There has been a high demand for hymenoplasty, a surgical procedure performed to restore a woman's technical virginity, in Gujarat. While several organizations claim it to a scientific triumph, and some others argue that the procedure further compromises the position of women in conservative India, Gujarat surgeons are finding it to difficult to cope up to the demand.
More and more women are queuing up for the surgical procedure that will restore their hymens and keep their virtue intact in the eyes of their future in-laws and husbands. Hymenoplasty had clandestinely begun eight years ago in this city. Of late, however, such surgeries are on the rise.
Young Gujarati girls turn up with the sole intention of 'keeping their future in-laws under the illusion that they are virgins', said cosmetic surgeon Hemant Saraiya here.
'Two out of the seven girls who came for hymenoplasty to me said they were sex workers who wanted to get married. One of them didn't want her in-laws to know that she was not a virgin. 'The other didn't want her future husband to find out that she had had a premarital affair,' said Saraiya.
'They had to pay just Rs.20,000 for the restoration of the hymen,' he added.
He described it as a simple surgery that was not too painful for patients. 'I operated the first patient eight years ago, but five patients came during the last couple of years,' he said.
Plastic surgeon Bijal Parikh said that people were very inquisitive about the surgery although only two patients actually came to him for hymenoplasty. Astonishingly, it is not just young women getting married who are going in for the procedure.
A middle-aged woman from abroad approached Parikh for the surgery because she wanted to gift the regained virginity to her husband on their 20th wedding anniversary.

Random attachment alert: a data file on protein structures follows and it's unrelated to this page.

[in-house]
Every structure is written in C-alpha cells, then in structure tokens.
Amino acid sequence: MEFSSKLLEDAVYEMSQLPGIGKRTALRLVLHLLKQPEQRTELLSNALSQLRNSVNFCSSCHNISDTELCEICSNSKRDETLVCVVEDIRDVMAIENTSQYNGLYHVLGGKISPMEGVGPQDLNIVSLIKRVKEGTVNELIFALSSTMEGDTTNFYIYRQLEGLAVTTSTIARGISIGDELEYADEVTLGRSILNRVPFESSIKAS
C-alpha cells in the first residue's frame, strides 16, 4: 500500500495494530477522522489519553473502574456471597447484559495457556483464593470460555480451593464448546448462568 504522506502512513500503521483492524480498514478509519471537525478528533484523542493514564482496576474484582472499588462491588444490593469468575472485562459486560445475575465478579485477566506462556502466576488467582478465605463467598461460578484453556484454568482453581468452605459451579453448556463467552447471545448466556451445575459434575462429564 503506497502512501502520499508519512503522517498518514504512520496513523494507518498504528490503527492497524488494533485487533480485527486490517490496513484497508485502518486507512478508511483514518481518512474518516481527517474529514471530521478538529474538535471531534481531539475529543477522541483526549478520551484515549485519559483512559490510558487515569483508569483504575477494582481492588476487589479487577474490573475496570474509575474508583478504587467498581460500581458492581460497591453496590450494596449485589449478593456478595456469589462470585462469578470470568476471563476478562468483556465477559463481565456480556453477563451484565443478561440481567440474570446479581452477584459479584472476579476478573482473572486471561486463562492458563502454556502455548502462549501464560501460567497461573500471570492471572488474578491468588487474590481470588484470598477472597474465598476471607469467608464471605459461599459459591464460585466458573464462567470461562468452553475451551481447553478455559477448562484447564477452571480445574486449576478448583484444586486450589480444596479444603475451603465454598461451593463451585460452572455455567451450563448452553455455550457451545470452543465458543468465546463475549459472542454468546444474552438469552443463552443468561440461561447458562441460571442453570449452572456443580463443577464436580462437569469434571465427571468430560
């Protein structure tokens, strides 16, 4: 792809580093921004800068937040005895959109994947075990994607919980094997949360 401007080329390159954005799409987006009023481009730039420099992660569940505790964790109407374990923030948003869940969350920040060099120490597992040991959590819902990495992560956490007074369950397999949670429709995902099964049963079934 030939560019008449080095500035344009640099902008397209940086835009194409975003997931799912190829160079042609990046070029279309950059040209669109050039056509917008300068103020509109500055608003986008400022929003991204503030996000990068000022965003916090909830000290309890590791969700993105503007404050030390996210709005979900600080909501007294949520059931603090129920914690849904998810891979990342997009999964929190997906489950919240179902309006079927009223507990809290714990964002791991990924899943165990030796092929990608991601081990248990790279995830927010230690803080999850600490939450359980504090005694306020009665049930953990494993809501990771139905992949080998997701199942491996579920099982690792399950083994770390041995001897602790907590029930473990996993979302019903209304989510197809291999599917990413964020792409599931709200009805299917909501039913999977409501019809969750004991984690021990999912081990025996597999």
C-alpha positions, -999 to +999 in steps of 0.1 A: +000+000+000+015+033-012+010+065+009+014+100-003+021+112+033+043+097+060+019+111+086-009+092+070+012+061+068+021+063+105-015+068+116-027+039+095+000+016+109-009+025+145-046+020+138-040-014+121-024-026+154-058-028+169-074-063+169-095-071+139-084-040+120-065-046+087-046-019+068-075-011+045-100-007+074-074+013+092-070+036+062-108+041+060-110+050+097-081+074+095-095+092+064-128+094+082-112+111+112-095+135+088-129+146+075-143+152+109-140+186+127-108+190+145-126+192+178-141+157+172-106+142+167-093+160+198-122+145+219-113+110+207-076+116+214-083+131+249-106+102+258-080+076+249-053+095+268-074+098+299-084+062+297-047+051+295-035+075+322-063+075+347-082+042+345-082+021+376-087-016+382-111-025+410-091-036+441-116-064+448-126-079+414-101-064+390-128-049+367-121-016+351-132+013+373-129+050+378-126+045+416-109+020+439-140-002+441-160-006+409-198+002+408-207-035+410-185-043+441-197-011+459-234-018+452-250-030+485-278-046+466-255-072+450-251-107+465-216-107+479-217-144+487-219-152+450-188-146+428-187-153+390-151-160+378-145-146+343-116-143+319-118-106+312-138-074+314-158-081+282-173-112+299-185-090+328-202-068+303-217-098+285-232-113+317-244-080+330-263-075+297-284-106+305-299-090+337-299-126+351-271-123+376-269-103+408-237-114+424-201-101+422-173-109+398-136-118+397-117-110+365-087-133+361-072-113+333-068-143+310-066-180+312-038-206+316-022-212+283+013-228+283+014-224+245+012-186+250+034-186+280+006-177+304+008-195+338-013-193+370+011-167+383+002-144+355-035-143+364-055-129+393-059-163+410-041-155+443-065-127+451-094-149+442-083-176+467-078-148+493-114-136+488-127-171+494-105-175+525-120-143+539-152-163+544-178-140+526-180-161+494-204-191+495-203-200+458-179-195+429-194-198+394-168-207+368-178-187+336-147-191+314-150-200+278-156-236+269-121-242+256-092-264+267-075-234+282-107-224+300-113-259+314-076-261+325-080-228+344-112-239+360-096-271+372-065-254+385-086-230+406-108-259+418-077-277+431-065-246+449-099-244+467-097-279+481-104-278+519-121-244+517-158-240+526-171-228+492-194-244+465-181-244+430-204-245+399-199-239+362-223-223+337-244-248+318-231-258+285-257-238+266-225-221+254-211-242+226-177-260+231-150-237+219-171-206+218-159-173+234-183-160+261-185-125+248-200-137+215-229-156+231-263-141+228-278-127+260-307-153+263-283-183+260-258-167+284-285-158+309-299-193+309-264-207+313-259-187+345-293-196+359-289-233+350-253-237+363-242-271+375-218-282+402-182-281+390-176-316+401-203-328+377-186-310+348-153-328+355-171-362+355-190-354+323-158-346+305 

'I get queries from Indians in the US and Britain. If the practice becomes a trend, we will strike gold. Moreover, the surgery is much cheaper in India. Also, we have five-star hospitals in the city that are economical compared to any of India's metro city hospitals,' Parikh said.
While Parikh and Saraiya look at the business aspect, there are many who alarmed at what it portends. Sociologist Gaurang Jani, for instance, holds medical professionals responsible for 'not educating people' in order to profit monetarily from such a gender-biased operation.
'Instead of educating society by spreading information about sex, doctors are making money out of such backward mindsets. If hymenoplasty becomes a trend, it will provide our patriarchal set-up with a more conducive environment to retain old mindsets. Only the doctors will prosper.
Jani, however, put aside the question on the future of hymenoplasty by saying, 'This is a transitory phase. After a couple of decades, if a boy claims that he has married a virgin, people will laugh at him.'